Three years ago, when then-Assemblywoman Loretta Weinberg decided to sponsor a domestic partnership law for gay and lesbian couples in New Jersey, the big surprise was how little fuss it caused.
There were no picketers outside the Legislature, no furious attacks by the opposition. When the bill was passed, she said, "I looked back, and I maybe had one nasty e-mail in the entire two years we worked on that."
In this quiet way, the state has gradually become known as a haven for gays and lesbians seeking legal protection. By tradition, New Jersey's lawmakers have tended to bypass national ideological battles, reserving their energy for issues like property taxes.
But Wednesday's state Supreme Court ruling, which gave the state Legislature 180 days to decide whether same-sex couples should be allowed to marry, has set the stage for six months of intense pressure.
"My guess is, most of our legislators today were tearing their hair out and saying, 'We don't need this,' " said Ruth Mandel, director of Rutgers University's Eagleton Institute of Politics. She noted that in November 2007, all 120 members of the Legislature are up for reelection.
New Jersey's highest court ruled that the state's Constitution guaranteed same-sex couples the same benefits enjoyed by married couples, but did not resolve the question of whether their unions should be called "marriage." The justices left that decision to legislators, who have 180 days to either expand the definition of marriage to include same-sex unions, or to establish civil unions for gay couples, as Vermont has.
The decision drew fire from conservative leaders, including President Bush, who made a rare reference to the issue at fundraisers Thursday for Republican congressional candidates in Iowa and Michigan.
"Yesterday, in New Jersey, we had another activist court issue a ruling that raises doubts about the institution of marriage," he said in Des Moines. "I believe that marriage is a union between a man and a woman. And I believe it's a sacred institution that is critical to the health of our society and the well-being of families, and it must be defended."
Bush urged election of the Republican Senate candidate in Michigan, Mike Bouchard, saying that Bouchard would support conservative judges.
In the New Jersey case, the three justices who supported extending marriage to gays were named by a Republican governor; three of the four justices who said that step could only be granted by the Legislature were appointed by a Democrat.
The high court ruling enraged state Sen. Gerald Cardinale, a Republican, who has twice proposed a constitutional ban on gay marriage only to see his bill languish in committee. Cardinale said it was "unthinkable" for the court to dictate actions to the Legislature, and he vowed to renew his push for a ballot initiative banning gay marriage.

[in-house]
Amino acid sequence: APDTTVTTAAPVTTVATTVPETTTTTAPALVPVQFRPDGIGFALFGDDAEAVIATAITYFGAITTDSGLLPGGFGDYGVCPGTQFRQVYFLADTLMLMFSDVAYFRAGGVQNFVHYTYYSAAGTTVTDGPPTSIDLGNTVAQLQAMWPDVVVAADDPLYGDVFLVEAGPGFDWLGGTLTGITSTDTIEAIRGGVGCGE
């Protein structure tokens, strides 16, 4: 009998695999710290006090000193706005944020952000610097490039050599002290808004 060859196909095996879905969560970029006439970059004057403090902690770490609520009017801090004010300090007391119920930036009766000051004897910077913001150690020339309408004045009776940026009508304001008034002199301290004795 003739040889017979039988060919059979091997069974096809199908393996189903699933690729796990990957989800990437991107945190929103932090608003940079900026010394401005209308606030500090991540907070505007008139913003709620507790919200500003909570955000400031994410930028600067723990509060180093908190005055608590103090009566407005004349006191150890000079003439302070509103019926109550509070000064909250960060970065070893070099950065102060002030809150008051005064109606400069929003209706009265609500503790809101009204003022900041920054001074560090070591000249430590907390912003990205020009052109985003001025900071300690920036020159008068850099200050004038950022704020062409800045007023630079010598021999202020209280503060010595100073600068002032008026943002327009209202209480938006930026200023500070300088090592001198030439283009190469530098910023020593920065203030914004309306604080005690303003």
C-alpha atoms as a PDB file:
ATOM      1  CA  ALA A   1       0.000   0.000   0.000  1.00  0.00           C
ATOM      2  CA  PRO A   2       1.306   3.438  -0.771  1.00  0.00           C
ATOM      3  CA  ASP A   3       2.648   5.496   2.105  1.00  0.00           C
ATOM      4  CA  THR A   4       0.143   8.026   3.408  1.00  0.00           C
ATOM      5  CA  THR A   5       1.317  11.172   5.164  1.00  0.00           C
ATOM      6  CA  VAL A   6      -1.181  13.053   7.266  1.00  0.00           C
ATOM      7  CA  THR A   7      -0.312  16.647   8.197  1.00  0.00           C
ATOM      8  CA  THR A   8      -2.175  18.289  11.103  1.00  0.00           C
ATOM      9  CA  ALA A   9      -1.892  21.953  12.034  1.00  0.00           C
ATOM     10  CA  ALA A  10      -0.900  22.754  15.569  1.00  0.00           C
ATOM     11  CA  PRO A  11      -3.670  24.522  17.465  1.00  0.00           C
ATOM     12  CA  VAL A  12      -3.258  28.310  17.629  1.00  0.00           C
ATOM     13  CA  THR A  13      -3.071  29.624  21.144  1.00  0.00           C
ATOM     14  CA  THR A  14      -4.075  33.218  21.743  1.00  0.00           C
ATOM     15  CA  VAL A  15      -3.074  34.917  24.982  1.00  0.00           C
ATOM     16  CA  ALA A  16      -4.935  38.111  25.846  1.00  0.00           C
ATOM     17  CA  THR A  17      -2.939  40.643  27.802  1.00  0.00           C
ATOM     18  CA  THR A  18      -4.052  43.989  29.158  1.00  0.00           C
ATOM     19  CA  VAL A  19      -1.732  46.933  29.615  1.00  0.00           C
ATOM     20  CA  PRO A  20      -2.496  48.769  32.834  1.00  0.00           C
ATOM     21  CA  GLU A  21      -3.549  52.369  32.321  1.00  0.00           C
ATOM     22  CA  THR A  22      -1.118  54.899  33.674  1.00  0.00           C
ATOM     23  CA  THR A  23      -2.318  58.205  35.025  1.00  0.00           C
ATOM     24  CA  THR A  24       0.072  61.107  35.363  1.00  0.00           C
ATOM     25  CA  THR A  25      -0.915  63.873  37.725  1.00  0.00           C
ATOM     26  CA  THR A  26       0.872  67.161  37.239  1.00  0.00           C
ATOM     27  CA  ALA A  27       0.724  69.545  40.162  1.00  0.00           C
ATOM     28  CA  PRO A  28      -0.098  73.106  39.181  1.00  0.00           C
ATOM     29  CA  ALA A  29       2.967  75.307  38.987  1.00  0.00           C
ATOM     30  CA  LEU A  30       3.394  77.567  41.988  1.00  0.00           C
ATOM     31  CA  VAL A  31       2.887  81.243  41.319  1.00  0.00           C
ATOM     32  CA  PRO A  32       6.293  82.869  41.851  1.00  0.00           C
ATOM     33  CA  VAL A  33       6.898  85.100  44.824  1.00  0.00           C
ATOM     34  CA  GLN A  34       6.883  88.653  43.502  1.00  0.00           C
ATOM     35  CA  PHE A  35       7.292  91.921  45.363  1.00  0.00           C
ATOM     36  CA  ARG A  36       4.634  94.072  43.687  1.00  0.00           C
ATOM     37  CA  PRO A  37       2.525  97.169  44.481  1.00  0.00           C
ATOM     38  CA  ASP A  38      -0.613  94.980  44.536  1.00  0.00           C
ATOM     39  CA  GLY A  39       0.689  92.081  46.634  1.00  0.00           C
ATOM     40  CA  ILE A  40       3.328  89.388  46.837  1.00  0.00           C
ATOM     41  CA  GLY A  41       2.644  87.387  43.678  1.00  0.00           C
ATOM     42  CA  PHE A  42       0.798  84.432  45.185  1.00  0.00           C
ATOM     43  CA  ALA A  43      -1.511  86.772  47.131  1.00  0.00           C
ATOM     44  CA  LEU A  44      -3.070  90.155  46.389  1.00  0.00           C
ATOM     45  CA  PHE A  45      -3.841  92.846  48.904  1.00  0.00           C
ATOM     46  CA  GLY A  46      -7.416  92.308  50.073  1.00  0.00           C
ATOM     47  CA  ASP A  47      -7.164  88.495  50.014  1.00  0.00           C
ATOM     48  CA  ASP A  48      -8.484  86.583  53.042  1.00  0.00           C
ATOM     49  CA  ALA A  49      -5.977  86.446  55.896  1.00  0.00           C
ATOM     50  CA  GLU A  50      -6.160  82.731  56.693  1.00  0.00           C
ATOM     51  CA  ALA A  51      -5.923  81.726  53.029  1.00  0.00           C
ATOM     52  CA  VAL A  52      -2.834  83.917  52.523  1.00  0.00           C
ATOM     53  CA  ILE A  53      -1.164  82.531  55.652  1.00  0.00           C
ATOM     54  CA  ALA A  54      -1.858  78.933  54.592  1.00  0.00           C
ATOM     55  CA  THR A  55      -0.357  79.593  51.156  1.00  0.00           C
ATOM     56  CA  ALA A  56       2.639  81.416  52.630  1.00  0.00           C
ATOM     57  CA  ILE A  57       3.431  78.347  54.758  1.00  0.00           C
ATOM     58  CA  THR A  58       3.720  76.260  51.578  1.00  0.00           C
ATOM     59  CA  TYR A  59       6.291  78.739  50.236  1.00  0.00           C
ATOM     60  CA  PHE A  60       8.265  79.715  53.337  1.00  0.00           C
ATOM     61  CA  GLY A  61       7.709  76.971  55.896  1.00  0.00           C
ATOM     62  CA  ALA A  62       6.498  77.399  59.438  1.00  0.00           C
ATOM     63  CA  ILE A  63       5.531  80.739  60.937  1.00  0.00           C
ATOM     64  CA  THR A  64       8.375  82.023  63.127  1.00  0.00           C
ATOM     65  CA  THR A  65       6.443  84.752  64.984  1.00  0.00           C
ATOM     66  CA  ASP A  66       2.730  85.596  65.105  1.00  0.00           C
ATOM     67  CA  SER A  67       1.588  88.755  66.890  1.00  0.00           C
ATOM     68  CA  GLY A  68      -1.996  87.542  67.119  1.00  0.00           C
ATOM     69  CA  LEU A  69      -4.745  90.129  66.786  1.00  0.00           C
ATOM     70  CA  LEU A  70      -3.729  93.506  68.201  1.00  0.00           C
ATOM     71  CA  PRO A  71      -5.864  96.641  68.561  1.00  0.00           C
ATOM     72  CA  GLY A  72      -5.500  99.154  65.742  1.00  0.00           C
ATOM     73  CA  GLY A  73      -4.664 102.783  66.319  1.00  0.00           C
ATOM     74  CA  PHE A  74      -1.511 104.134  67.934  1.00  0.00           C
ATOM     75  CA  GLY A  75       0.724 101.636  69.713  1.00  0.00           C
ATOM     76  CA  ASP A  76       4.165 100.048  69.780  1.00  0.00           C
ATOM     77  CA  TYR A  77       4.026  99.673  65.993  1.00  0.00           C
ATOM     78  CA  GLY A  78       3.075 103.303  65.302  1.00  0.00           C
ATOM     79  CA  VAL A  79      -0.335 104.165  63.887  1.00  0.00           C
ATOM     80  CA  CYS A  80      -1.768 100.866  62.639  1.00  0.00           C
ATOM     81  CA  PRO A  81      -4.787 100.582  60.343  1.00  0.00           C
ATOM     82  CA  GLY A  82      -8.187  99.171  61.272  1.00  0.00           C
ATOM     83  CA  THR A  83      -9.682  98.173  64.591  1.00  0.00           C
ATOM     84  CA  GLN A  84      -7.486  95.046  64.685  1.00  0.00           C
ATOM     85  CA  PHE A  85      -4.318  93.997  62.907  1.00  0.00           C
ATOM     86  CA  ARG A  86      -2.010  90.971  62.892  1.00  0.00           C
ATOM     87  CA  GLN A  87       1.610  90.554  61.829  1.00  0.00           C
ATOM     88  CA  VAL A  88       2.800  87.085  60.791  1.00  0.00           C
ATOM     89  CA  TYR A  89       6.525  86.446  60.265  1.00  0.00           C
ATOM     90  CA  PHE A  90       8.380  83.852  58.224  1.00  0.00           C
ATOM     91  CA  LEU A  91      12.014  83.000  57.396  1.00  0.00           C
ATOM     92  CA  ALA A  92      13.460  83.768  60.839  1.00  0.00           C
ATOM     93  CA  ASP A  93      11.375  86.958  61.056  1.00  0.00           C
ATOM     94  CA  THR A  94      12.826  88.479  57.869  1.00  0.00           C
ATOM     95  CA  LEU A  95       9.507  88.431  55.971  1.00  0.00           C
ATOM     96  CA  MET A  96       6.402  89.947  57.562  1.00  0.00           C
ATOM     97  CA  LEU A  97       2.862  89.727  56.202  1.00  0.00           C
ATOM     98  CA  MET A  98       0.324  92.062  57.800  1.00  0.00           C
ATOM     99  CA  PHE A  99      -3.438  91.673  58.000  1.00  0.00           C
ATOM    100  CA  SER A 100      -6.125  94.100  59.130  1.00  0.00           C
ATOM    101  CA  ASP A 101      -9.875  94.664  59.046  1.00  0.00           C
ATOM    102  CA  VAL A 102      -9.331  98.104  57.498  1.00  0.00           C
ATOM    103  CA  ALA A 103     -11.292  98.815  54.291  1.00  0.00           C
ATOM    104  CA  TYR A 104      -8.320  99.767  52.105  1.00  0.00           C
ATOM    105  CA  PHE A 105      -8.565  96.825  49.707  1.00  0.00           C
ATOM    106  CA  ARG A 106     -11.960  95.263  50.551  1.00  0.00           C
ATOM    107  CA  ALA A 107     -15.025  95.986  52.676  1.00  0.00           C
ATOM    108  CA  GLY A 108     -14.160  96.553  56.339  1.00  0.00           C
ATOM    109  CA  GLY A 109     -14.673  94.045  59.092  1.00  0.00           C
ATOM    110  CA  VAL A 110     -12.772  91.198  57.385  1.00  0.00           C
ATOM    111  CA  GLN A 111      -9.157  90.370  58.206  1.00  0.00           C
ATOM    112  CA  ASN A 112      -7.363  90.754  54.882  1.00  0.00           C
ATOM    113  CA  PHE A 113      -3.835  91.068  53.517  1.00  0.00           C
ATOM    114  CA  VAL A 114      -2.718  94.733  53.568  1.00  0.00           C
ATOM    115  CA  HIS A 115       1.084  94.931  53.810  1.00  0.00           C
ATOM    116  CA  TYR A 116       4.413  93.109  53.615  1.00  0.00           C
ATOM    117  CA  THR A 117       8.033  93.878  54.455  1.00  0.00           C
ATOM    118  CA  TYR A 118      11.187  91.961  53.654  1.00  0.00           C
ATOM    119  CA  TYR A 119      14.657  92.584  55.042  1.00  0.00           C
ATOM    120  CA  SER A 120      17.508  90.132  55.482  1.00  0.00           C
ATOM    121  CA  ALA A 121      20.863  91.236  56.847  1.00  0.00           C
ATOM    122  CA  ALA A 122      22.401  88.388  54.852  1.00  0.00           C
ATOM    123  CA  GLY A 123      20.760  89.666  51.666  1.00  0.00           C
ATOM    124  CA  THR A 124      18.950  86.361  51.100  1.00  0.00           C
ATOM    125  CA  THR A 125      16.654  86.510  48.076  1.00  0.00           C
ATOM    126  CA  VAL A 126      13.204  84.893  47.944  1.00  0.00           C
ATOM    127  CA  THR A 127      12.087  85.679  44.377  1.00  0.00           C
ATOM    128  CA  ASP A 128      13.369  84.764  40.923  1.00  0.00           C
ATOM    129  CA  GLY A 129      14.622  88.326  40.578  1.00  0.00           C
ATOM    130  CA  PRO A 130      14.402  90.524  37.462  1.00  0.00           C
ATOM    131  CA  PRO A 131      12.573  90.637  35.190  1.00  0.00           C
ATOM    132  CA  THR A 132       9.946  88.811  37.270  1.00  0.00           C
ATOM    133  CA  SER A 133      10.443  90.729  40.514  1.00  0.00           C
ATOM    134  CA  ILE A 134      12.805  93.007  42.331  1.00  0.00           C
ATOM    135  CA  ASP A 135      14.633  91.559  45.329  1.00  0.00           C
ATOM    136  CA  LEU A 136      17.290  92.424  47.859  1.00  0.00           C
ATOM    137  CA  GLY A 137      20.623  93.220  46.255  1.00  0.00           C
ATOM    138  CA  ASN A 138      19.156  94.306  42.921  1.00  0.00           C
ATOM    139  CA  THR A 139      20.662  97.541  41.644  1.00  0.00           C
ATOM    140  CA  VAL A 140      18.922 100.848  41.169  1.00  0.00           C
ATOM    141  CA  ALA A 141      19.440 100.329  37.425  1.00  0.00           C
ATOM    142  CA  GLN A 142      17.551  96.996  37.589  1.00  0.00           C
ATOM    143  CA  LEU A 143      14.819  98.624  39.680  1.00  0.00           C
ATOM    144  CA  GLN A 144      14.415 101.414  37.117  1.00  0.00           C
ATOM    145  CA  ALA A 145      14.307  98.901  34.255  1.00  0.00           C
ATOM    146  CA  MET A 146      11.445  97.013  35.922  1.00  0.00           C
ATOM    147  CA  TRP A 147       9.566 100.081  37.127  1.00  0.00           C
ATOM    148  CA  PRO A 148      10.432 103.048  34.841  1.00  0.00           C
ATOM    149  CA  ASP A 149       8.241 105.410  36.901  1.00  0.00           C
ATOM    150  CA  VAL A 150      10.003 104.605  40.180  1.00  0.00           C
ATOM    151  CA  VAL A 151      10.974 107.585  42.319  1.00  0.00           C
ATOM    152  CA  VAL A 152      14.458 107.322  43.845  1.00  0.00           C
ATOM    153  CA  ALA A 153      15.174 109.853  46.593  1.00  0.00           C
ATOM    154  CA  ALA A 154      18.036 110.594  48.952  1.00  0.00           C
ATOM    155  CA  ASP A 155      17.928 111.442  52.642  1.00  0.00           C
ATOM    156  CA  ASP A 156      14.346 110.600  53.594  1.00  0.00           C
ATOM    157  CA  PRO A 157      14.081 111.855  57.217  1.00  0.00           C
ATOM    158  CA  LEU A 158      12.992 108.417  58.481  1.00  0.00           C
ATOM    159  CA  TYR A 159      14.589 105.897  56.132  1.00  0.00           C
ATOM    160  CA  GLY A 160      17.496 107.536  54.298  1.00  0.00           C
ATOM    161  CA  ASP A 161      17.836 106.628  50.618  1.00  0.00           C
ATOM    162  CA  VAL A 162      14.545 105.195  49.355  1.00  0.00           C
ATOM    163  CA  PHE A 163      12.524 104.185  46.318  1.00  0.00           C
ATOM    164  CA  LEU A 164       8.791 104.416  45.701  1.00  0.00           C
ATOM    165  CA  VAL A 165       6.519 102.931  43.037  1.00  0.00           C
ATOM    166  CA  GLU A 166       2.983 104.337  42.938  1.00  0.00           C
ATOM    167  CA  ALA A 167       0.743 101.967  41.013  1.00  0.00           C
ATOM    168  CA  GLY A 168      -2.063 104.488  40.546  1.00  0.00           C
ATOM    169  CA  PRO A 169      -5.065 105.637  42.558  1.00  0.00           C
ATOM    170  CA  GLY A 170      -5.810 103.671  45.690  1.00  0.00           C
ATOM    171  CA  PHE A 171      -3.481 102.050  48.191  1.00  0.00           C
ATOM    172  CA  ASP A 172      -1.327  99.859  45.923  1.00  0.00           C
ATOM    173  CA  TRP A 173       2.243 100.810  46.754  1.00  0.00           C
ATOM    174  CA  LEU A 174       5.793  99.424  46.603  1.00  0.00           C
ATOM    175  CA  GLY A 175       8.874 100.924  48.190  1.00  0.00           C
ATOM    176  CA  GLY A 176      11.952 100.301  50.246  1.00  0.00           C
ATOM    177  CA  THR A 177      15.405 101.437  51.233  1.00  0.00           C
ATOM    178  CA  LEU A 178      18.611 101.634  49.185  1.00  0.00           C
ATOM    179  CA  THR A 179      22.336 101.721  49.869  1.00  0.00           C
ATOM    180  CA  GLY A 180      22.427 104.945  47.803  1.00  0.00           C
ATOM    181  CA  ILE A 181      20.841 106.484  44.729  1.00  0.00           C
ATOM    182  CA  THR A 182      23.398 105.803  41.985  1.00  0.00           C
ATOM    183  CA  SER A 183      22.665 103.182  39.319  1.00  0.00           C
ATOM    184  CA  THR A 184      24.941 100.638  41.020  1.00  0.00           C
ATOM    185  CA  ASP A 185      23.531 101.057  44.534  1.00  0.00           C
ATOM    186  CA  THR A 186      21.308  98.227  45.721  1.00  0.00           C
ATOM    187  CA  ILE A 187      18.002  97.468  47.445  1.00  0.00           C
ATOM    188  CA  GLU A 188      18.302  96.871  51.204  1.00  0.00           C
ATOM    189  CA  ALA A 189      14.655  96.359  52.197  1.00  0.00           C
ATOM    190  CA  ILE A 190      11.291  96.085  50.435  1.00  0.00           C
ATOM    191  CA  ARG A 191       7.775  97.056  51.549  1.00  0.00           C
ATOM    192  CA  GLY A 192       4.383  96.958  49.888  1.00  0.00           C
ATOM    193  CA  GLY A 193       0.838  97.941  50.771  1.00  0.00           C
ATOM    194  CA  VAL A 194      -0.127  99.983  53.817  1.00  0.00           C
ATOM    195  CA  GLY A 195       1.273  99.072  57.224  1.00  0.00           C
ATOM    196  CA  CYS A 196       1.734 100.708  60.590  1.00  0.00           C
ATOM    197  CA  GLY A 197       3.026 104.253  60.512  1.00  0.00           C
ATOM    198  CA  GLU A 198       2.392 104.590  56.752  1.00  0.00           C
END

"This is not a mere interpretation of the Constitution; this is a change in the direction of our civilization that they are ordering," he said.
Assemblyman Richard Merkt, also a Republican, agreed. "The decision was made yesterday," he said. "All they did was kick it back to the Legislature to rubber-stamp the decision."
Leaders of both legislative houses said they would not allow any vote that would overturn the Supreme Court's ruling. By Thursday, however, it was clear that most legislators would opt for civil unions instead of marriage. Gov. Jon Corzine, a Democrat, said he would prefer that outcome, though he would not veto a gay marriage bill if it passed the Legislature.
Weinberg, a Democrat now serving in the state Senate, said she respected her colleagues' reverence for the word "marriage." "But there's another part of me that says, why? If it means the same thing, what's the difference?" She added that she was willing to compromise: "If we can only get 41 votes by calling them civil unions," she said, "then that's what we'll do."
That compromise would fall perfectly in line with voters, said Nathaniel Persily, a professor of law and political science at the University of Pennsylvania who has studied gay marriage and public opinion. When Massachusetts' Supreme Judicial Court legalized gay marriage in 2003, it sparked a nationwide backlash against the idea -- even in Massachusetts.
Now, Persily said, that backlash is over. Support of gay marriage itself is still growing at a "glacial pace" of about 1% a year, mostly due to generational replacement. But "people have been negotiating a middle ground in their mind" and finding that civil unions are a palatable alternative.
"I do not predict a backlash for this opinion," Persily said. "If they had done what Massachusetts did, I think the political impact would have been much more severe."
Laura Pople, president of the New Jersey Lesbian & Gay Coalition, said she knew that some percentage of lawmakers were firm in their opposition to gay marriage, but that there was "a broad band in the middle" who were receptive to hearing from proponents in the coming weeks. Gay rights organizations have won a long list of legal protections in the state using similar tactics, she said -- among them the nation's first joint adoption rights, in 1997.
Pople said the state's gay rights organizations had grown strong because gays and lesbians were not clustered in an urban center, but scattered in dozens of communities, which had strengthened grass-roots organizing.
Cardinale, who opposes gay marriage, saw a simpler explanation. "They donate a lot of money," he said.
Cardinale said he hoped that the gay marriage decision would rouse conservatives in the state. "For most of the legislators, they're not so wedded to this concept in either direction that they're going to ignore their constituents," he said.